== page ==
The lamprey spinal cord, in isolation or with the brainstem, can be used in vitro. The motor patterns underlying the swimming movements can be elicited by: (1) a pharmacological activation of a specific type of neuronal receptor (NMDA-receptor), that may in other systems give rise to an unstable membrane potential, (2) by stimulation of the brainstem or (3) by tactile activation of skin regions left innervated. In the latter case the initiation of ‘fictive’ swimming is partially caused by a release of a transmitter activating NMDA-receptors, as judged by the effect of NMDA-receptor blockers. The central pattern generator (CPG) is strongly influenced by feedback from mechanosensitive elements, which at least partially reside within the spinal cord. The edge cell in the lamprey spinal cord serves as an intraspinal mechanoreceptor. The ability to generate a coordinated motor output is distributed, since spinal cord sections down to 1.5–2 segments can be made to generate alternating activity. Motor neurones receive an approximately synchronous alternating excitatory and inhibitory drive in each swim cycle and do not appear to be part of the CPG. Motor neurones supplying different parts of the body wall on the same side of a body segment have different morphology with ramifications around different descending axons. The input drive signal during fictive locomotion to motor neurones located close to each other but with different morphological characteristics may differ substantially with regard to the γ-relationship (±25%) and the shape of the oscillation. This implies that even at a segmental level motor neurones may be further subdivided, and furthermore that the ipsilateral network generating the drive signal to ipsilateral motor neurones generates a more complex and individualized output than previously assumed. Motor neurones are not part of the rhythm-generating circuit. The large identifiable interneurones are not required for rhythmic activity to occur although they may be phasically active in the swim cycle. The small segmental interneurones have not yet been completely characterized. Many are phasically active during ‘fictive locomotion’ and lack an apparent axon. Their phase relationships in relation to the burst patterns vary over the entire swim cycle.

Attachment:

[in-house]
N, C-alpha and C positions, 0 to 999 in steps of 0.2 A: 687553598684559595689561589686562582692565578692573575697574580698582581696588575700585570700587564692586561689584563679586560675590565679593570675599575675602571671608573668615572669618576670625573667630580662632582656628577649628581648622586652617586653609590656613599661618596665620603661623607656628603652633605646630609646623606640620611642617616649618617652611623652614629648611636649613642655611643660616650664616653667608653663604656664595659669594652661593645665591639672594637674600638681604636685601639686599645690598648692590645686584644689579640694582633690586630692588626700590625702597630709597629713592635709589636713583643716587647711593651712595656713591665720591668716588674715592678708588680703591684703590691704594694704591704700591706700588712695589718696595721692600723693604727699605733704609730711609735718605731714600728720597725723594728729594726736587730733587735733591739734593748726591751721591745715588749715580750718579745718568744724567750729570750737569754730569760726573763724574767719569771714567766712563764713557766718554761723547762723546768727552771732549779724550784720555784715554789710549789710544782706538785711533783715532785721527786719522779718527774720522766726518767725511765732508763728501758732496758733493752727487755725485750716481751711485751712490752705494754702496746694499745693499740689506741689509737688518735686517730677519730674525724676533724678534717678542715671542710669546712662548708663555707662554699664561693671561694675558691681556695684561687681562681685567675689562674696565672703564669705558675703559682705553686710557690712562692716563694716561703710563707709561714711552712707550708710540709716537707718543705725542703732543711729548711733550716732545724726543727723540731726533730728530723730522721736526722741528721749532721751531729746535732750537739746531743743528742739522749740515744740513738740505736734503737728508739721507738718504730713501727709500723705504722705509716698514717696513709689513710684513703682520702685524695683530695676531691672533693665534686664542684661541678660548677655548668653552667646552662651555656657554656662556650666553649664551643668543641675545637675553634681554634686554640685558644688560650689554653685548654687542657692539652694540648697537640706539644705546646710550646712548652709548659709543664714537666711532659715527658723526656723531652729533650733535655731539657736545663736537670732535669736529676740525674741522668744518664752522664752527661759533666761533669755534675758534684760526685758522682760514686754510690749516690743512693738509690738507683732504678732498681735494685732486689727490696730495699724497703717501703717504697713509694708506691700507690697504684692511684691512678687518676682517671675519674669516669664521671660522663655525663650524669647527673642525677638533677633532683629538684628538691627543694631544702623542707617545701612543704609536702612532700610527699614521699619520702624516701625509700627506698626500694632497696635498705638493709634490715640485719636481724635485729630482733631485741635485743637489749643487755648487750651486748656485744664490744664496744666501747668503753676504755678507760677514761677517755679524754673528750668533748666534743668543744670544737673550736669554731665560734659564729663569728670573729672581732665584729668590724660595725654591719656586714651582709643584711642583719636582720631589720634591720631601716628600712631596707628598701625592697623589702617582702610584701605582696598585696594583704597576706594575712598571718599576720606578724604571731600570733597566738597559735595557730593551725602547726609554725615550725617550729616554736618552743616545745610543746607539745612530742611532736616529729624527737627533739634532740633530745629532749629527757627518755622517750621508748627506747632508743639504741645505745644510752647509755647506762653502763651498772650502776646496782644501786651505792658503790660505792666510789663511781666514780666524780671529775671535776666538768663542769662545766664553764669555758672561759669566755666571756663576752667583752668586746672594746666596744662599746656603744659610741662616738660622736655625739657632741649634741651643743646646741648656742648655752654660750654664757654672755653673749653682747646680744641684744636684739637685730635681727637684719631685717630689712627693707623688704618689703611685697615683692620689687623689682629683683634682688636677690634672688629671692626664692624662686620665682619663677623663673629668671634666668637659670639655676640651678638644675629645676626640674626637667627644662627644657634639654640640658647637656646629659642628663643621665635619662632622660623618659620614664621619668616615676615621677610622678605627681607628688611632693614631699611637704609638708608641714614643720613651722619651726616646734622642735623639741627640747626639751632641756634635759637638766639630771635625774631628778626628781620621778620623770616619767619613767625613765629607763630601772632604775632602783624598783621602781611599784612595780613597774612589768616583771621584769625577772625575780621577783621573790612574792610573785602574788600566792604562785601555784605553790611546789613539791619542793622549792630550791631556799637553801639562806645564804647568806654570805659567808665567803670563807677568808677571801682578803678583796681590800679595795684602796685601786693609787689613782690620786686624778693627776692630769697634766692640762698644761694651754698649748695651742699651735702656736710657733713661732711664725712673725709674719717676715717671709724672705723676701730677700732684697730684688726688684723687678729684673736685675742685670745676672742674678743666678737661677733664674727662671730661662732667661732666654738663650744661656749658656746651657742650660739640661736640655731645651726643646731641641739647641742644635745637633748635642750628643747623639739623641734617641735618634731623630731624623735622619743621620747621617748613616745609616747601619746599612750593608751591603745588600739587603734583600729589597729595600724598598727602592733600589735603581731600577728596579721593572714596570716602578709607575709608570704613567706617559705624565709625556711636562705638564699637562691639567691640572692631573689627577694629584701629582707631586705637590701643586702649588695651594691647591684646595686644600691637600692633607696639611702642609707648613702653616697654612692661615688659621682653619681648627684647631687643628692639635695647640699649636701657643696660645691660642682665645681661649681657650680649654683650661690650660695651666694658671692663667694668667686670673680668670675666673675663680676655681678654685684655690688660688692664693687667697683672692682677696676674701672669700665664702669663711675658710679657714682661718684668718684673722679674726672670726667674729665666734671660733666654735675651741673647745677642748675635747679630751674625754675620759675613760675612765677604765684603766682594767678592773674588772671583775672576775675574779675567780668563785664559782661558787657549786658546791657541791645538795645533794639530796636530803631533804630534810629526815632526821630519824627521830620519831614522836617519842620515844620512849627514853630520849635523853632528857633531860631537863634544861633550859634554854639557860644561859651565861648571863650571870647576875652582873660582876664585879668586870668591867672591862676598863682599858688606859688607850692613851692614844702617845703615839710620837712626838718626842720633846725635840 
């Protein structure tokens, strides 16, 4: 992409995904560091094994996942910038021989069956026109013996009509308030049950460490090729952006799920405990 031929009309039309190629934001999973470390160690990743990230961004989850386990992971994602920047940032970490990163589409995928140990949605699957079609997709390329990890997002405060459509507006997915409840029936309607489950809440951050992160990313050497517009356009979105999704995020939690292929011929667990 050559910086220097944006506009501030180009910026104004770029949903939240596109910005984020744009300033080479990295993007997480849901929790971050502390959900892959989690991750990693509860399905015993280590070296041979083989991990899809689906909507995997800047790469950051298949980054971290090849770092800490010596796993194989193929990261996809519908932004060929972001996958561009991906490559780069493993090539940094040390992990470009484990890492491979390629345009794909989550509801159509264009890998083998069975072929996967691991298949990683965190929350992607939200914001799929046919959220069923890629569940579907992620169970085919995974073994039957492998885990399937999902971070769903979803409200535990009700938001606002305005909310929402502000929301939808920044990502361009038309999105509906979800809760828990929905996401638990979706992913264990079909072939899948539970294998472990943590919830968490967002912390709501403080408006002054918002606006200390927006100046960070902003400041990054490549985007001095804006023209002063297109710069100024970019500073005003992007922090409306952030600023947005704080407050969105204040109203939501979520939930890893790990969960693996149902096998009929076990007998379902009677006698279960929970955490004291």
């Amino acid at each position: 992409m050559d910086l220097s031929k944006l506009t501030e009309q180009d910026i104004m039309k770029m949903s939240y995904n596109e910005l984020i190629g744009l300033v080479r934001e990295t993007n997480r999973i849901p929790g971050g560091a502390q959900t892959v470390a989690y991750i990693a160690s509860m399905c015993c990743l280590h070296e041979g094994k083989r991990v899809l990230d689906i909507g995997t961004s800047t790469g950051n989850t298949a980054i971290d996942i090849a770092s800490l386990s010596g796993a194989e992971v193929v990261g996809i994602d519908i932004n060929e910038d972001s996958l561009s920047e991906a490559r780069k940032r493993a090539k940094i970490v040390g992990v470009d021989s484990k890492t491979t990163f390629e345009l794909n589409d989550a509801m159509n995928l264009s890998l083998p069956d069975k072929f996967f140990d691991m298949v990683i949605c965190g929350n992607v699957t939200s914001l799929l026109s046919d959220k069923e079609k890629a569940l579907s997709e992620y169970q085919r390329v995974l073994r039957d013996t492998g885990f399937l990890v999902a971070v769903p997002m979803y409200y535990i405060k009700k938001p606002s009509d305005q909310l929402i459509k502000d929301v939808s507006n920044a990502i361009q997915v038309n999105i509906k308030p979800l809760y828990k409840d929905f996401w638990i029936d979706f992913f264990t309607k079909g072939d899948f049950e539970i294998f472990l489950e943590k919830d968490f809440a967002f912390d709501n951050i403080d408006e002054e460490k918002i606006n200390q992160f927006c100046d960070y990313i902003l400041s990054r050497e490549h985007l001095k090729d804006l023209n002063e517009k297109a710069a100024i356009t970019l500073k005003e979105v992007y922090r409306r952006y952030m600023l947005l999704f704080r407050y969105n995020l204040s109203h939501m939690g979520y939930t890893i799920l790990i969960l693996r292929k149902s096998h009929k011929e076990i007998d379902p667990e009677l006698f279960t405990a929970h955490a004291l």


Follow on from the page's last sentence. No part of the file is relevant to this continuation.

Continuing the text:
This content is only available via PDF.